The National Lung Health Education
The Lung Health Study is the scientific foundation for the NLHEP. In
the Lung Health Study, patients who were successful in stopping smoking
had a significant improvement in airflow, followed by a slight decline
over five years, compared with those who continued to smoke. Continuing
smokers had a much more rapid rate of decline of FEV1. The most
common cause of death in the Lung Health Study was not COPD or even heart
attack or stroke. It was lung cancer! Thus, spirometric abnormalities are
indicative of excess risk for the four most common causes of death in the
United States: heart attack, stroke, lung cancer and COPD. The National
Lung Health Education Program (see web site www.NLHEP.org) has the mission
to develop a program to reduce the impact of COPD and related disorders
through education of primary care physicians and public awareness. Another
NLHEP mission is to detect COPD and related disorders early in order to
reduce costly illnesses (that impact the quality of life) and to minimize
premature death from COPD and other diseases.
Pulmonologists should support the NLHEP, because they don’t see
patients with early stage disease in the first place. It is the right
thing to do; they need to work in concert with their colleagues in primary
care. Industry should also support the NLHEP, because it will identify
patients in need of pharmacological therapy well before advanced and
complex disease processes ensue. Managed care organizations (i.e., HMOs,
PPOs, etc.) should also support the NLHEP because the prevention of
premature morbidity and mortality due to COPD will ultimately result in a
cost savings to them.
We have a powerful armamentarium for the early identification and
treatment of COPD. This includes the office spirometer, nicotine
withdrawal products, bronchodilators, antibiotics and corticosteroids.
The future challenges for the NLHEP are to implement its concepts and
programs at the grass roots level, to promote smoking cessation programs,
and to develop systematic therapy plans to stop the progression of the
disease. A growing number of pharmacological agents have been released (or
are soon to be released) that will probably alter the course and prognosis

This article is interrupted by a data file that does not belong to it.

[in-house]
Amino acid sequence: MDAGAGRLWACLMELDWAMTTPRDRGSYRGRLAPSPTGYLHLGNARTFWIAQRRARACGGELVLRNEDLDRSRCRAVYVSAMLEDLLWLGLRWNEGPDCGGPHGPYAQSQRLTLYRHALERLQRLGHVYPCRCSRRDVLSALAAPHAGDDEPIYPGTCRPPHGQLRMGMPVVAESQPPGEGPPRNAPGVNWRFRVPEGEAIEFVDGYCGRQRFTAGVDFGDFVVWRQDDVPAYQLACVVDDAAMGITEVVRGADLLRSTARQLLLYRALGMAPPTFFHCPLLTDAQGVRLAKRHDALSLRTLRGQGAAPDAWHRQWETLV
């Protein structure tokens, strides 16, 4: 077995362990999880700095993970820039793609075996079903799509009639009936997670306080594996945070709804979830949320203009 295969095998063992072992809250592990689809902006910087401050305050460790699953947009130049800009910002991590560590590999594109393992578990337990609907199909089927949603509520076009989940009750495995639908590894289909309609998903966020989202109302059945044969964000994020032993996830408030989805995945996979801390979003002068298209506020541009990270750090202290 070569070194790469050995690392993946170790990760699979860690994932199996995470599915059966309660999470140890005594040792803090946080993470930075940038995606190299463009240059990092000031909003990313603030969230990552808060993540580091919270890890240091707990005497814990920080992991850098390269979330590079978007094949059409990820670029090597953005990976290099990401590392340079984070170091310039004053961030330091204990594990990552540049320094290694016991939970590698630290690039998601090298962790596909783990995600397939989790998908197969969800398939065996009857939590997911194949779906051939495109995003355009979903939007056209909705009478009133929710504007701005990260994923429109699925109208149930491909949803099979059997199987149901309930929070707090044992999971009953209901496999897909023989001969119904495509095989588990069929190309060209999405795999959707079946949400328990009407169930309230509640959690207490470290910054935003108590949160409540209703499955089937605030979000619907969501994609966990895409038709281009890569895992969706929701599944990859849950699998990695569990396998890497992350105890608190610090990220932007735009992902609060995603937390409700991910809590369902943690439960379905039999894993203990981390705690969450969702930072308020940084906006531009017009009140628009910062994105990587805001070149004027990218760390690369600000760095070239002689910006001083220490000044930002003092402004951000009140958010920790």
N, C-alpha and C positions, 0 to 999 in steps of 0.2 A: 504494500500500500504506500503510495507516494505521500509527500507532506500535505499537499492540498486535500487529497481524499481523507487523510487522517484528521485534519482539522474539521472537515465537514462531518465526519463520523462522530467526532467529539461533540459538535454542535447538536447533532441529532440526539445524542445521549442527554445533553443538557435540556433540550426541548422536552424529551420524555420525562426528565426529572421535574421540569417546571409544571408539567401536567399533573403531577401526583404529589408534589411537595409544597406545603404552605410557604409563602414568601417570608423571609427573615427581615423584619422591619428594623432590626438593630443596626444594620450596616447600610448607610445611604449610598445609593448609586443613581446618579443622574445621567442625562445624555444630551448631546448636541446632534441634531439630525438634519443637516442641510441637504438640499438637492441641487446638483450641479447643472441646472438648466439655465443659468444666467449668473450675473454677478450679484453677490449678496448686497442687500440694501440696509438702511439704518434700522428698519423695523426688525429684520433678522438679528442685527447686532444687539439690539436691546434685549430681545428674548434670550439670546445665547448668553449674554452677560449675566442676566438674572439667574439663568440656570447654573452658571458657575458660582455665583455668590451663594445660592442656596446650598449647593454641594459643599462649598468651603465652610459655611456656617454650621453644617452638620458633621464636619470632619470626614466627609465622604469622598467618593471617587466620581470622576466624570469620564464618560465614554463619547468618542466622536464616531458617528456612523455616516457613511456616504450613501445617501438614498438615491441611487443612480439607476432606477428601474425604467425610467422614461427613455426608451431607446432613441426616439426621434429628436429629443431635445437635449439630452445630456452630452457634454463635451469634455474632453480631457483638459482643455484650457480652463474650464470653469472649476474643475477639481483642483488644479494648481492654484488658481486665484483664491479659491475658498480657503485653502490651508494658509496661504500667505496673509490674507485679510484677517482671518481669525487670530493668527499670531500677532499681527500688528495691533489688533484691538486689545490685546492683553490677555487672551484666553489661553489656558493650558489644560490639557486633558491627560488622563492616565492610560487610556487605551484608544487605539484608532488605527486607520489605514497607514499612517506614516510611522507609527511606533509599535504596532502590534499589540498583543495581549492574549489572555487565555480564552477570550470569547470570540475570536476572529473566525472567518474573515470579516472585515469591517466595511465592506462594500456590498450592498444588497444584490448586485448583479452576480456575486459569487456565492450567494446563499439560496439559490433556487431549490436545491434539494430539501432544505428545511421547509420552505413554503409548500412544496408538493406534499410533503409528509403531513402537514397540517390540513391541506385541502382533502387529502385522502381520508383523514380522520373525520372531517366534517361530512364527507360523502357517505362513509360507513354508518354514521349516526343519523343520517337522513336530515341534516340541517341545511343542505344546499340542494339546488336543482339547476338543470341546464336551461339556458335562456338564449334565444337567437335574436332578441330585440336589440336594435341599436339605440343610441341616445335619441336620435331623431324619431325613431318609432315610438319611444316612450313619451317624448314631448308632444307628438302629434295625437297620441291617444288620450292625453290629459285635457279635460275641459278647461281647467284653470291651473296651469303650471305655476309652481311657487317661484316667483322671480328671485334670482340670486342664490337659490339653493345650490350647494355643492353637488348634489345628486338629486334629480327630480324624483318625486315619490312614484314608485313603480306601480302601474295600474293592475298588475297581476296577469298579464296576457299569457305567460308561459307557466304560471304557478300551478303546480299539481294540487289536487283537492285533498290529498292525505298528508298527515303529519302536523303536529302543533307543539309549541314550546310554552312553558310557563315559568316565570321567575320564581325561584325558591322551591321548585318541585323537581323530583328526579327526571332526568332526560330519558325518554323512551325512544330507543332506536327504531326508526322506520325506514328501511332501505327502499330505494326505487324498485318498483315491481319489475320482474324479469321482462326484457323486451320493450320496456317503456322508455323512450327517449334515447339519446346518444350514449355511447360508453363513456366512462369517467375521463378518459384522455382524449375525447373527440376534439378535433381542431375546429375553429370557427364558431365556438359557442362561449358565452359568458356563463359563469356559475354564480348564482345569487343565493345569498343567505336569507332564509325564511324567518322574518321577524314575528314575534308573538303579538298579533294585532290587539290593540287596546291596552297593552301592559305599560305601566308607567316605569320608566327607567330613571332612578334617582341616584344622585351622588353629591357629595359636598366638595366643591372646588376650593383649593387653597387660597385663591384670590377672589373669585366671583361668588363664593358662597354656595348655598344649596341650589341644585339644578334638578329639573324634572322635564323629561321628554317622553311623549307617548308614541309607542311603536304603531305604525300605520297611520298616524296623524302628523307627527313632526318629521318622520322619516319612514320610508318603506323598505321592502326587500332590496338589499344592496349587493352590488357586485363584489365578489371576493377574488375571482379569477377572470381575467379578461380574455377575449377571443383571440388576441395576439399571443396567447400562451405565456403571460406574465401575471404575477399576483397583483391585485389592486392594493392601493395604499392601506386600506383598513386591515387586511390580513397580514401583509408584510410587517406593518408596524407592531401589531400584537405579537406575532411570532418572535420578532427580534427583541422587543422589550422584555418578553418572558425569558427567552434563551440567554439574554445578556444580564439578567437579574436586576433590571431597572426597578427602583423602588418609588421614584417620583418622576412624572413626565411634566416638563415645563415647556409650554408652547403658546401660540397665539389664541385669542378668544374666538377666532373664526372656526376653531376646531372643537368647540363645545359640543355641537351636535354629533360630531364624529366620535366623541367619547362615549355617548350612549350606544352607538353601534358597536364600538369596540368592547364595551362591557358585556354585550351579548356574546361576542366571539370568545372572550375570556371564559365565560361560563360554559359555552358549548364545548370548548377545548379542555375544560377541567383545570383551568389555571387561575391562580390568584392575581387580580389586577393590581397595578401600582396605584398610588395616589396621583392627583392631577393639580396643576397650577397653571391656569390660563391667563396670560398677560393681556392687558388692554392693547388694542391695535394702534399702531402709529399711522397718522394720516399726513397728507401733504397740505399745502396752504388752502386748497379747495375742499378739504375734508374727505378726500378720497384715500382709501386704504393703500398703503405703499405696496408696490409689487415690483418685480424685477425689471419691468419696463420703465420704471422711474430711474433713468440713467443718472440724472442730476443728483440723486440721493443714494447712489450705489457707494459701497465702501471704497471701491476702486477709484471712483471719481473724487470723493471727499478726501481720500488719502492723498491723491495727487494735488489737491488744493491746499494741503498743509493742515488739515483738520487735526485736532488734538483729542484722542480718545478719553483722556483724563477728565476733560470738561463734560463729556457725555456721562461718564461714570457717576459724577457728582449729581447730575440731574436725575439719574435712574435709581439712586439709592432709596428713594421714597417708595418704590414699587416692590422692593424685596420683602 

The first essential step in treatment is smoking cessation. This is
covered in Section C. The use of influenza vaccine each fall and
pneumonococcal vaccine at appropriate intervals will also help prevent
these two devastating infections in the majority of individuals.
Simple office spirometers with great accuracy are now available at low
cost. The NLHEP recommends spirometric testing of all smokers (current and
former) age 45 or older and anyone of any age with dyspnea on exertion,
chronic cough, mucus hypersecretion or wheeze. Reimbursement is
established for office spirometry. Code 94010 is for simple spirometry;
rate of reimbursement is approximately $30. Code 91060 is the code for
spirometry with bronchospasm evaluation, with a reimbursement of
approximately $57. These reimbursement rates can vary from
We hope that this early approach to diagnosis and treatment will add
significantly to your practice.
Anthonisen NR, Connett JE, Kiley JP, et al:
Effects of smoking intervention and the use of an inhaled anticholinergic
bronchodilator on the rate of decline of FEV1. The Lung Health
Study. JAMA 1994;272:1497-1505. Results of the Lung Health Study.
Lung function improvement in sustained cigarette abstinence compared with
decline in continued smokers. Most common cause of death at 5 years was
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disease. N Engl J Med 2000;343:269-280. A comprehensive review of
pathogenesis and treatment of COPD including novel future therapies.
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neutrophilia in smokers with COPD compared with non-smokers.
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Office spirometry for lung health assessment in adults: a consensus
statement from the National Lung Health Education Program. Chest
2000;117:1146-1161. Recommends spirometric testing in all current and
former smokers age 45 and older and in anyone with dyspnea on exertion,
chronic cough, mucus hypersecretion or wheeze.
Morris JF, Temple W: Spirometric “lung age”
estimation for motivating smoking cessation. Prev Med 1985;14:655-662.
Normal lung age is that age at which a person’s measurement of
National Heart Lung & Blood Institute
Data Fact Sheet USDHS – May 2001. The most recent statistics from the
Schoh RJ, Fero LJ, Shapiro H, et al:
Performance of a new screening spirometer at a community health fair.
Respir Care 2002;47:1150-1157. A new ultrasonic spirometry had
equivalent performance compared with a standard laboratory spirometer.
Silverman EK, Speizer FE: Risk factors for
the development of chronic pulmonary disease. Med Clin North Am